Climate change and Africa : the normative framework of the African Union
Pallangyo, Daniel Mirisho
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There is enough evidence on how climate change consequences will adversely affect Africa despite the fact that it is the continent that has least contributed to the problem. The international climate change regime recognises Africa's vulnerability to climate change and provides for special treatment under the United Nations Framework Convention on Climate Change (the UNFCCC). Thus, the international climate change regime presents an opportunity for African countries to adapt and mitigate the consequences of climate change through the UNFCCC mechanism. However, the international climate change legal regime has not been able to adequately assist African countries to address the consequences of climate change under the vulnerability principle. Although the current international climate change regime requires developed countries to reduce their greenhouse gas (GHG) emissions, Africa needs to take steps itself to address the problem, because it is most vulnerable to the consequences of climate change. The African Union (AU) could play a great role in ensuring that the international climate change regime addresses the consequences of climate change in the region. This could be done through fostering strong African common positions during international climate change negotiations. A strong common position could strengthen African bargaining power and might result in more funding, capacity building and technology development and transfer for adaptation and mitigation programmes under the UNFCCC-Kyoto Conference of Parties. However, reaching a strong common position requires the cooperation of the AU member states. In this context, African regional integration is an opportunity for the AU to foster such cooperation among member states. The Treaty Establishing the African Economic Community (the Abuja Treaty), the Constitutive Act of the AU and the Protocol on the Relations between the AU and Regional Economic Communities (RECs) prioritise regional economic integration and call for states' cooperation, but the call has not yet been heeded. To realise deep and viable African integration, there must be a well-structured institutional and legal framework that defines the relationship between the AU, the AEC and the RECs. African regional integration is also seen as an avenue whereby the AU can create its own regional climate-change regime. In this regard, the AU's and RECs' normative framework on climate change is examined in order to assess whether it adequately integrates climate change issues. This study finds that although Africa is most vulnerable to the consequences of climate change, the AU's and RECs' normative framework on climate change is weak and inadequate to address the problem. The Framework should integrate climate change issues in order to achieve sustainable development. The AU should also ensure that member states ratify the relevant treaties and protocols (the Maputo Nature Convention and the Protocol establishing the African Court of Justice and Human Rights) that have not yet been ratified in order that they may become operational. The Maputo Nature Convention puts sustainable development in the forefront of attention as a reaction to the potentially conflicting environmental and developmental challenges facing the continent (such as climate change), but it is not yet in force. This work finds that human rights law can strengthen the AU's role in addressing climate change through its normative framework. The human rights approach to climate change under the African Charter on Human and Peoples' Rights (the Banjul Charter) is a viable avenue because human rights law forms the basis for states' responsibility based on human rights obligations and principles. The extraterritorial application of the Banjul Charter presents an avenue for AU institutions such as the Human Rights Commission and the African Human Rights Court to curb the effects of climate change through a human rights lens. The future of the AU is presented within the context of a set of recommendations that identify strong African regional integration as an avenue through which the AU can foster the cooperation of member states to address the consequences of climate change in the AU's and RECs' normative frameworks. General recommendations are made on the need for the international climate change regime to pay more attention to issues of funding, capacity building and technology development and transfer on the basis of the vulnerability principle and in relation to the principles of equity and common but differentiated responsibilities and respective capabilities. Also, the AU needs to strengthen its legal and institutional structures to ensure deep African integration that is capable of addressing common challenges such as the consequences of climate change.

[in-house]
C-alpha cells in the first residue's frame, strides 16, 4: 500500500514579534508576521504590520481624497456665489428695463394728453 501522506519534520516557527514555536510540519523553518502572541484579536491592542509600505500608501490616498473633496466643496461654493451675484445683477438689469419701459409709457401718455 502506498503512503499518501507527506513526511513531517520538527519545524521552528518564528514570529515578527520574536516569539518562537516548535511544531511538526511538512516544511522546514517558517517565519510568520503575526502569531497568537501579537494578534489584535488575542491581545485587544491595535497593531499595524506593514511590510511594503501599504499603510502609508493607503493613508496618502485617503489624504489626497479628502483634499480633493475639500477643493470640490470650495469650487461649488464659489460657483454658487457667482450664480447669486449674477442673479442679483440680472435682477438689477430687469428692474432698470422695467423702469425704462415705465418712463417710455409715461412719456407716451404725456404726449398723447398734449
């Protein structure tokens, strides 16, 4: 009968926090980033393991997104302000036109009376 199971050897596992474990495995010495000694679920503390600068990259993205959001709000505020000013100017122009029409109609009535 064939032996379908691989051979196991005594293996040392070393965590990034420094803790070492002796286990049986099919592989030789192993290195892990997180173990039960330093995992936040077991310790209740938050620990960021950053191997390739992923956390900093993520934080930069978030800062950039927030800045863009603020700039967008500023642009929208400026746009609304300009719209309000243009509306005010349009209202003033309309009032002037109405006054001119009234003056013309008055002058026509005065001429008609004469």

- Law